Salmon also points out that the Goldman research didn’t just call California a risky proposition: it also predicted trouble for “corporate junk bonds, European banks, the euro and British pound currencies, and U.S. municipal bonds,” plus several other states.

In other words, Salmon is saying, it’s unfair to criticize Goldman for being pessimistic about California bonds. Being honest with investors is better than telling an artificially sunny story to promote a Goldman-issued investment product.

If I’ve fairly summarized Salmon’s complaint, how does Tofel’s comment engage with it? Tofel’s comment tells us two things, both of them in the story:

— California officials didn’t like Goldman issuing negative research about its bonds, and they fear that it might hurt the state’s financial position.

— Goldman no longer offers the research in question to its clients.

For Tofel, that responds to Salmon’s argument. For me, it doesn’t.

On the first point, Tofel told me during our call: “The surest judge of whether a professional has a serious conflict of interest is that the client thinks they do. The client made it clear on the record.”

But one would expect California to be unhappy with the research. It criticized their debt! The issue is less whether California is unhappy and more whether they’re correct to be unhappy. As Salmon put it in response to Tofel: “No one likes being the subject of investment-bank research which puts any kind of sell rating on a credit or stock, and California’s treasurer is no exception. But Goldman should be allowed to put out its research without fear or favor, and had no obligation to inform California in advance.”

As for the fact that Goldman is no longer giving out the research: I can imagine any number of reasons why that might be the case. It’s possible the prospect of a front-page story in the LA Times made them stop giving it out. Since the research was issued in September, it’s possible it’s simply been overtaken by events; a whole lot has happened in the economy since September. It’s also possible, as Salmon suggests, that not offering the research could be the result of specific cutbacks in Goldman’s research division, which is something I know nothing about.

In any event, no longer offering the research certainly doesn’t seem to me like prima facie evidence that Goldman is somehow admitting wrongdoing.

(Okay, back to the journalism angle.)

Look, I’m 100-percent willing to be wrong on this stuff. As I said, I’m only a moderately informed reader. The ProPublica article may be completely right to criticize Goldman. But my original post wasn’t a criticism of ProPublica’s journalism. It was a criticism of how they responded to seemingly reasonable criticism.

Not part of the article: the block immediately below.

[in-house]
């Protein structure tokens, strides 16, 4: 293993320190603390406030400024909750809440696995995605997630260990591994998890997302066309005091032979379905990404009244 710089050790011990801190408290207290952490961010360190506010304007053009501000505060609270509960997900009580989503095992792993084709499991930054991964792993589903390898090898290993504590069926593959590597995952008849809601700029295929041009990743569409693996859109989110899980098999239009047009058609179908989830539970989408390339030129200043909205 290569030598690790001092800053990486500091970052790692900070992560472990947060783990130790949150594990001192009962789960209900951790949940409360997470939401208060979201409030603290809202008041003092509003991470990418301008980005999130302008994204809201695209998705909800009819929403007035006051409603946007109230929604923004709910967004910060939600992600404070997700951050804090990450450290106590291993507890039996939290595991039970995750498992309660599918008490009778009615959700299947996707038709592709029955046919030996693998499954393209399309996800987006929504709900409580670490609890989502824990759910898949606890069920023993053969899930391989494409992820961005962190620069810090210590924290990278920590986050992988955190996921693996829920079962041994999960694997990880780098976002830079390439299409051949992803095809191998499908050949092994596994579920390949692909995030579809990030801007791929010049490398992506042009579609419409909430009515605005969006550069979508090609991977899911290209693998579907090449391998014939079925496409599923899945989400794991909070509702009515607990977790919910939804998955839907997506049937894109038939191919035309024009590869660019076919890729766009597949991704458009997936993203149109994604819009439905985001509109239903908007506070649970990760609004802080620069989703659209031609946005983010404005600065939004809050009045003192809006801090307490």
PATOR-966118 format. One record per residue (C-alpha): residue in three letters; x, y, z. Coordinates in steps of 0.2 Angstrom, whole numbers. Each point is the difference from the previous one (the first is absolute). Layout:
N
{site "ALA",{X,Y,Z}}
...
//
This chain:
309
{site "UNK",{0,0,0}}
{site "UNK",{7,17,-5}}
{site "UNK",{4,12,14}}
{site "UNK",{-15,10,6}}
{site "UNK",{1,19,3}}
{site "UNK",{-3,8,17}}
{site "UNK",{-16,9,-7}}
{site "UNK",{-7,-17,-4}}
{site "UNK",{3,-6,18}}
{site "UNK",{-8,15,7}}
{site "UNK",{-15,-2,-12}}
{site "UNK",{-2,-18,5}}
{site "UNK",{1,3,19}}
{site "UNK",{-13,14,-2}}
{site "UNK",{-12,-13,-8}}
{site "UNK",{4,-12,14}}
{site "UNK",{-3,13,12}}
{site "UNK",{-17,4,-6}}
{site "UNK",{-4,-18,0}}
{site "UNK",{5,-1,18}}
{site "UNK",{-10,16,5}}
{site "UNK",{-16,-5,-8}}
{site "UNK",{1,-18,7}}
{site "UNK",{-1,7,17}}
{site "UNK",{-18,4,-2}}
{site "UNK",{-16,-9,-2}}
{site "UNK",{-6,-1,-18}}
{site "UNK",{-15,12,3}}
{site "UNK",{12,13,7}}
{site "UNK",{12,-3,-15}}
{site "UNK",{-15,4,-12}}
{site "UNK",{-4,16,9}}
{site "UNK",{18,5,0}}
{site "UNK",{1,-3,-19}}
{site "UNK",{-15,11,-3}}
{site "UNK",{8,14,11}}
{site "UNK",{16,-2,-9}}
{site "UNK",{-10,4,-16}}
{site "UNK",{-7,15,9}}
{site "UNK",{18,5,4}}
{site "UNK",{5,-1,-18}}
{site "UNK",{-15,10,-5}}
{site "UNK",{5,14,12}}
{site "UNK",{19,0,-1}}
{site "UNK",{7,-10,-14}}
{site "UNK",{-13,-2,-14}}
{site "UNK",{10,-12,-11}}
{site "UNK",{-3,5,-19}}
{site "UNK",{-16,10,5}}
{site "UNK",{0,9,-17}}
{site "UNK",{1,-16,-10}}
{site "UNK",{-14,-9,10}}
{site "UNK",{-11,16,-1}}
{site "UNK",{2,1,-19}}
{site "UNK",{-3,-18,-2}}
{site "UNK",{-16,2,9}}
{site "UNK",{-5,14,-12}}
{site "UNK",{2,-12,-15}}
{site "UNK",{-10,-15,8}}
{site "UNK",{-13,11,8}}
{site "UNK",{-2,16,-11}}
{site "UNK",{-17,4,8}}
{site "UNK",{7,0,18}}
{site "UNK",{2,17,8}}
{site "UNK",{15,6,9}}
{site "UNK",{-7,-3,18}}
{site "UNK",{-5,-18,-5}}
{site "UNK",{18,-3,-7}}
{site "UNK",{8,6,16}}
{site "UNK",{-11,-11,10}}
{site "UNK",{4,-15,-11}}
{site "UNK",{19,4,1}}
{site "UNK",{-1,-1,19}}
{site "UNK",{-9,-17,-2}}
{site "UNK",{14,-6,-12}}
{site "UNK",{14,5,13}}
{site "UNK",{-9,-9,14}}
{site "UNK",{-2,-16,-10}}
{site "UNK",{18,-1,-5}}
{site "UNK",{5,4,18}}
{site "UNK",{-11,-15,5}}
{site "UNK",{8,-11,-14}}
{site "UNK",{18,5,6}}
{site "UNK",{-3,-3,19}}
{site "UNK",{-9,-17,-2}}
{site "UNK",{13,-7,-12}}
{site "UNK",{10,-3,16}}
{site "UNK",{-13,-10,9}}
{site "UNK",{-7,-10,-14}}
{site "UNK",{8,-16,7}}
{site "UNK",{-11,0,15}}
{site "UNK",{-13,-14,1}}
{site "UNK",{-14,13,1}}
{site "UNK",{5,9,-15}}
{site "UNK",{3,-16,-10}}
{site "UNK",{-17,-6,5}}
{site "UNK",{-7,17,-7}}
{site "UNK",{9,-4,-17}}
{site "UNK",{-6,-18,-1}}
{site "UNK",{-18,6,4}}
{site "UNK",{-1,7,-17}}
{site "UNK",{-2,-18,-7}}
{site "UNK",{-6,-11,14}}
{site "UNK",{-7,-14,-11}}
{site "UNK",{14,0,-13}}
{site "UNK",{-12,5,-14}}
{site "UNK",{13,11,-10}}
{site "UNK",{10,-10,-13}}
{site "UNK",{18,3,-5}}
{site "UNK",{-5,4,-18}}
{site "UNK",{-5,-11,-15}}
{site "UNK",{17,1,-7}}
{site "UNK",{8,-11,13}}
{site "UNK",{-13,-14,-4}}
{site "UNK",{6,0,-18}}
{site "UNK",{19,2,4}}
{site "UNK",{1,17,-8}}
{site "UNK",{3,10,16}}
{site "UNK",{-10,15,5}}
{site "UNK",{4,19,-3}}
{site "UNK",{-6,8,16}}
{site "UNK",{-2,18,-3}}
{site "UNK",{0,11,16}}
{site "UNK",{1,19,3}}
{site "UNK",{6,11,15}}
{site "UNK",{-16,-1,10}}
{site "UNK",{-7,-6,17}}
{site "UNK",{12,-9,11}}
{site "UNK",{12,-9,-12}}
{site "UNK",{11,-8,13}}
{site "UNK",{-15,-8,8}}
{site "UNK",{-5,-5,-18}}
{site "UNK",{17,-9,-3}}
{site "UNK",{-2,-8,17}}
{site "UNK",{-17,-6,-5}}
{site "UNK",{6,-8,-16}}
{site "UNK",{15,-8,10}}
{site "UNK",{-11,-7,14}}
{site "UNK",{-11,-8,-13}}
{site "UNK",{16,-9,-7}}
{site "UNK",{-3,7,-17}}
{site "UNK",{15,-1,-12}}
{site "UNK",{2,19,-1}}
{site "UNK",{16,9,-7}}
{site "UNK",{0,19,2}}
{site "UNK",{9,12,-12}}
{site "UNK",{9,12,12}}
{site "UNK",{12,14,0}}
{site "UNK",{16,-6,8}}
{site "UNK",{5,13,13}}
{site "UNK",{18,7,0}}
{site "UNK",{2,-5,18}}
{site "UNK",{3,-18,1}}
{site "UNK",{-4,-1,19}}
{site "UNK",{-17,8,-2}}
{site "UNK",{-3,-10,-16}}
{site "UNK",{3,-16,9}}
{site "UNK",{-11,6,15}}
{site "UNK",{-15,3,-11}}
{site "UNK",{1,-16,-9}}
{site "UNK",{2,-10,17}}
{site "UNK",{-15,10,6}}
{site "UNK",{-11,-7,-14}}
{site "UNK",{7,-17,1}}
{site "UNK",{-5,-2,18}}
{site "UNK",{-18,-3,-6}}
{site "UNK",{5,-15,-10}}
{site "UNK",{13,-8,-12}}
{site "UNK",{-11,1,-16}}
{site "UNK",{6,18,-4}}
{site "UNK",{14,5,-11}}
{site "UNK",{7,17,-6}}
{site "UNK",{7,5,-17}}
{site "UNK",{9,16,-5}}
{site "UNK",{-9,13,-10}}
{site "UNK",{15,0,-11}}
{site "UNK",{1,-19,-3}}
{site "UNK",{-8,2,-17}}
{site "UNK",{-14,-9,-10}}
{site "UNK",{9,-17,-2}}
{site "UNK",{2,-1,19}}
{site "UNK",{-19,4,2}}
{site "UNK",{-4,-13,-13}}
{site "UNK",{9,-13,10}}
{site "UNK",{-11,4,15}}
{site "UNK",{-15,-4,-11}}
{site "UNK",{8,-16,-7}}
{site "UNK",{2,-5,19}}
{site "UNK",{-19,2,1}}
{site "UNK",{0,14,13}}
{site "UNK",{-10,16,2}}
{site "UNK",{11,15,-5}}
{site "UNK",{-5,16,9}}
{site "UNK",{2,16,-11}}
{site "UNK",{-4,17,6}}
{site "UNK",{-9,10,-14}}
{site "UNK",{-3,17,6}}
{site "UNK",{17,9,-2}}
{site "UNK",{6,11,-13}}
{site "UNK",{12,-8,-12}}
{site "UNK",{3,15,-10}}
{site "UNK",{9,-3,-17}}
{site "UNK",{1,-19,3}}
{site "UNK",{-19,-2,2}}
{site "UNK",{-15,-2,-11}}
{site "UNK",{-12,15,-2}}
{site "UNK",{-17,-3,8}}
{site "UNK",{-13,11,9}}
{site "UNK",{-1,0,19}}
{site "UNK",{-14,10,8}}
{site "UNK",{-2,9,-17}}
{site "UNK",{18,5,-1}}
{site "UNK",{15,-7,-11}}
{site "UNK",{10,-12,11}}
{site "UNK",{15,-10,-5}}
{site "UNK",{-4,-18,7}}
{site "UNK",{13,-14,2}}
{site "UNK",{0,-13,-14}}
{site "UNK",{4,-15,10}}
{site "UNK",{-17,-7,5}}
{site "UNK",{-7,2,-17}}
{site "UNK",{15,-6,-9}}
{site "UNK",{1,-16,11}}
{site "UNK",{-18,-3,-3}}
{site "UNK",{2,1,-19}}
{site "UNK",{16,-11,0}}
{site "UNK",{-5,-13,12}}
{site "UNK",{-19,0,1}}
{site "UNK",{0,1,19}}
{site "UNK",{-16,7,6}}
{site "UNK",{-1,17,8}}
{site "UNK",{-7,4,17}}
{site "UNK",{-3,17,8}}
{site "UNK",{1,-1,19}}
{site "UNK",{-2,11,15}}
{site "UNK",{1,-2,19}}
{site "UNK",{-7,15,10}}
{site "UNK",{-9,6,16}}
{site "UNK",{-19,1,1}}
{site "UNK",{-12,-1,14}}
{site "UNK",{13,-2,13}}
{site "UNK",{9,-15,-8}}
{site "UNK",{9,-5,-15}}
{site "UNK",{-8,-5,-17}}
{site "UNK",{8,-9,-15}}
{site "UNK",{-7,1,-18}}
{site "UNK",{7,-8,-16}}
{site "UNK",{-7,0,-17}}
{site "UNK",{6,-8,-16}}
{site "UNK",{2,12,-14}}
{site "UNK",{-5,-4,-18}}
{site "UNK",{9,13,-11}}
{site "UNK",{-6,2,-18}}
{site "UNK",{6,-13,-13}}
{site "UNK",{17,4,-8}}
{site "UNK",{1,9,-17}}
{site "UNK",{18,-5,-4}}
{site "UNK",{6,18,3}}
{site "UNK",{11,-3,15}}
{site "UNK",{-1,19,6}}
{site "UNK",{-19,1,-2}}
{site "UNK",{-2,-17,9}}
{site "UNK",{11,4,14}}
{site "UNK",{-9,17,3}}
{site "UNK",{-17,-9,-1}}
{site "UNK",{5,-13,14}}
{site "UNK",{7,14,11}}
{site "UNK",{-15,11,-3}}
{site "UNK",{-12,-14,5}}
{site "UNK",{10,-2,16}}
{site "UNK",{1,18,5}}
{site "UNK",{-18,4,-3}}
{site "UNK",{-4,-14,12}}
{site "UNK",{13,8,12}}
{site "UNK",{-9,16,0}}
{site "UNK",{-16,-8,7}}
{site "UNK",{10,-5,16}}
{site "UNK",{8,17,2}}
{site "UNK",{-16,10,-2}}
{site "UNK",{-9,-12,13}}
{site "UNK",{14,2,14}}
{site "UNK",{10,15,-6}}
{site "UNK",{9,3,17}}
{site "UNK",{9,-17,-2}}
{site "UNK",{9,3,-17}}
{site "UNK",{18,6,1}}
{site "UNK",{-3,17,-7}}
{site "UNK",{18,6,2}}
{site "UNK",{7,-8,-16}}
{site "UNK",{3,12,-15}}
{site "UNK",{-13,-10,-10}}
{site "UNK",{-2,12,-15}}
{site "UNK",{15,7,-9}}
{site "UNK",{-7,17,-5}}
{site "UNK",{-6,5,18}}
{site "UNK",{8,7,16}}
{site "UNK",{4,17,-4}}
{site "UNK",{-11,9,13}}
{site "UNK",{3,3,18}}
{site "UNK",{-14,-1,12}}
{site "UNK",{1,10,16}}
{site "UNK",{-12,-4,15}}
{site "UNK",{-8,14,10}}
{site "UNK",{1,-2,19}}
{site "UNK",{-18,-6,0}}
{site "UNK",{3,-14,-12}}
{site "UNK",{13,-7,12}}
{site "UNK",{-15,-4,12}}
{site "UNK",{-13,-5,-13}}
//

Specifically, they responded by (a) relying on the traditional “the story speaks for itself” argument, and (b) when that didn’t seem to stop the criticism, having a conversation with the critic on the condition that it not be shared with the public. As Salmon put it this morning:

Dick Tofel had every opportunity to put certain things he told me on the record, but he didn’t do that. Instead, he called me, and the first thing he did was make clear that everything he was about to say was off the record, and that I was not going to be able to talk to the journalist who wrote the story.

(An aside: Tofel defended that last decision to me, saying, “I said to [Salmon] that we believe our reporter’s time is better devoted to additional reporting on the subject than to debating. That’s a resource decision we have to make. You may think that’s wrong, you may think that’s antiquated, but that’s the decision we make.”)

My counter-argument, which I advanced in my original post this morning, was that that old model doesn’t work too well any more. The audience has the power to talk back in a way it never had before. And news organizations will, increasingly, have to become part of that conversation if they want to be successful.

There was a time, not that long ago, when a news organization’s credibility was boosted by its voice-of-God tone, the sense of solidity in its stories and the distance it kept from its audience. All that played into its status as a Respected Institution. Those days, I think, are over. Now you gain credibility through transparency, openness, and a willingness to engage with smart people who have questions.

Finally, let me address the other concern Tofel raised in our conversation. He said he wished I would have called him or ProPublica before writing my post. He said I had a “‘shoot first and ask questions later’ approach, which I know is becoming more common” online. “Why wouldn’t you want to be better informed before you publish?” he asked me.

Here’s my answer: I was responding to the story as a reader would — to the publicly available record. My point was about how ProPublica was appearing to the public. Maybe I’m wrong, but I don’t think I needed to talk to ProPublica to criticize their doing what news organizations have done for decades — pointing to the story and saying, in essence, “that’s all we’re going to have to say on the subject.”

It’s my opinion that that’s not a smart path in the Internet era. You are, of course, free to disagree with me. What do you guys think? I’d be happy to publish any responses from Tofel, Salmon, or anyone else.

Joshua Benton is the senior writer and former director of Nieman Lab. You can reach him via email ( or Twitter DM (@jbenton).
POSTED     Nov. 14, 2008, 1:35 p.m.